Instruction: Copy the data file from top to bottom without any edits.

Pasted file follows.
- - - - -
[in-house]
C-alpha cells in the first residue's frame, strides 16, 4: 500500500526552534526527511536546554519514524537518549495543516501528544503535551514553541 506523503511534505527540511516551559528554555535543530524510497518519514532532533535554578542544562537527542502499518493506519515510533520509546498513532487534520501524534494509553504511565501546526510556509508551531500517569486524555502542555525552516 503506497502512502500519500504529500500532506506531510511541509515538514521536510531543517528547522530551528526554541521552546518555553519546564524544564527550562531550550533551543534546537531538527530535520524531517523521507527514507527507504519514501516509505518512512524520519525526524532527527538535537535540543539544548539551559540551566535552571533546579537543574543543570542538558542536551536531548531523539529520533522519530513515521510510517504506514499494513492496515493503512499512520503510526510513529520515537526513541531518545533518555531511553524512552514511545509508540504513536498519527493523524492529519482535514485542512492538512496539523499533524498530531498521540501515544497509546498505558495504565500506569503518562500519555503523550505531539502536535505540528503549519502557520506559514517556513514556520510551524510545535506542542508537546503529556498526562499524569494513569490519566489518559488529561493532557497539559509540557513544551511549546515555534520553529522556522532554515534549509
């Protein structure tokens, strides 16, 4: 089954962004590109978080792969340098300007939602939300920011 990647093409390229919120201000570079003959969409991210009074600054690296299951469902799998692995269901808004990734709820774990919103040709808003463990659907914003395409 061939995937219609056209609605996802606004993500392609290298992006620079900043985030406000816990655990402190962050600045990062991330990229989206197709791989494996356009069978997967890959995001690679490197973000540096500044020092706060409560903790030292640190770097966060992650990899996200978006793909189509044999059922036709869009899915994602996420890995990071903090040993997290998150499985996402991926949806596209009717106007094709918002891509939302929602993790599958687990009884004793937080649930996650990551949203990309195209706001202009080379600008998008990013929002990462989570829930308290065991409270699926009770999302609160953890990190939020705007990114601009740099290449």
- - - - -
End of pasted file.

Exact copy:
[in-house]
C-alpha cells in the first residue's frame, strides 16, 4: 500500500526552534526527511536546554519514524537518549495543516501528544503535551514553541 506523503511534505527540511516551559528554555535543530524510497518519514532532533535554578542544562537527542502499518493506519515510533520509546498513532487534520501524534494509553504511565501546526510556509508551531500517569486524555502542555525552516 503506497502512502500519500504529500500532506506531510511541509515538514521536510531543517528547522530551528526554541521552546518555553519546564524544564527550562531550550533551543534546537531538527530535520524531517523521507527514507527507504519514501516509505518512512524520519525526524532527527538535537535540543539544548539551559540551566535552571533546579537543574543543570542538558542536551536531548531523539529520533522519530513515521510510517504506514499494513492496515493503512499512520503510526510513529520515537526513541531518545533518555531511553524512552514511545509508540504513536498519527493523524492529519482535514485542512492538512496539523499533524498530531498521540501515544497509546498505558495504565500506569503518562500519555503523550505531539502536535505540528503549519502557520506559514517556513514556520510551524510545535506542542508537546503529556498526562499524569494513569490519566489518559488529561493532557497539559509540557513544551511549546515555534520553529522556522532554515534549509
């Protein structure tokens, strides 16, 4: 089954962004590109978080792969340098300007939602939300920011 990647093409390229919120201000570079003959969409991210009074600054690296299951469902799998692995269901808004990734709820774990919103040709808003463990659907914003395409 061939995937219609056209609605996802606004993500392609290298992006620079900043985030406000816990655990402190962050600045990062991330990229989206197709791989494996356009069978997967890959995001690679490197973000540096500044020092706060409560903790030292640190770097966060992650990899996200978006793909189509044999059922036709869009899915994602996420890995990071903090040993997290998150499985996402991926949806596209009717106007094709918002891509939302929602993790599958687990009884004793937080649930996650990551949203990309195209706001202009080379600008998008990013929002990462989570829930308290065991409270699926009770999302609160953890990190939020705007990114601009740099290449």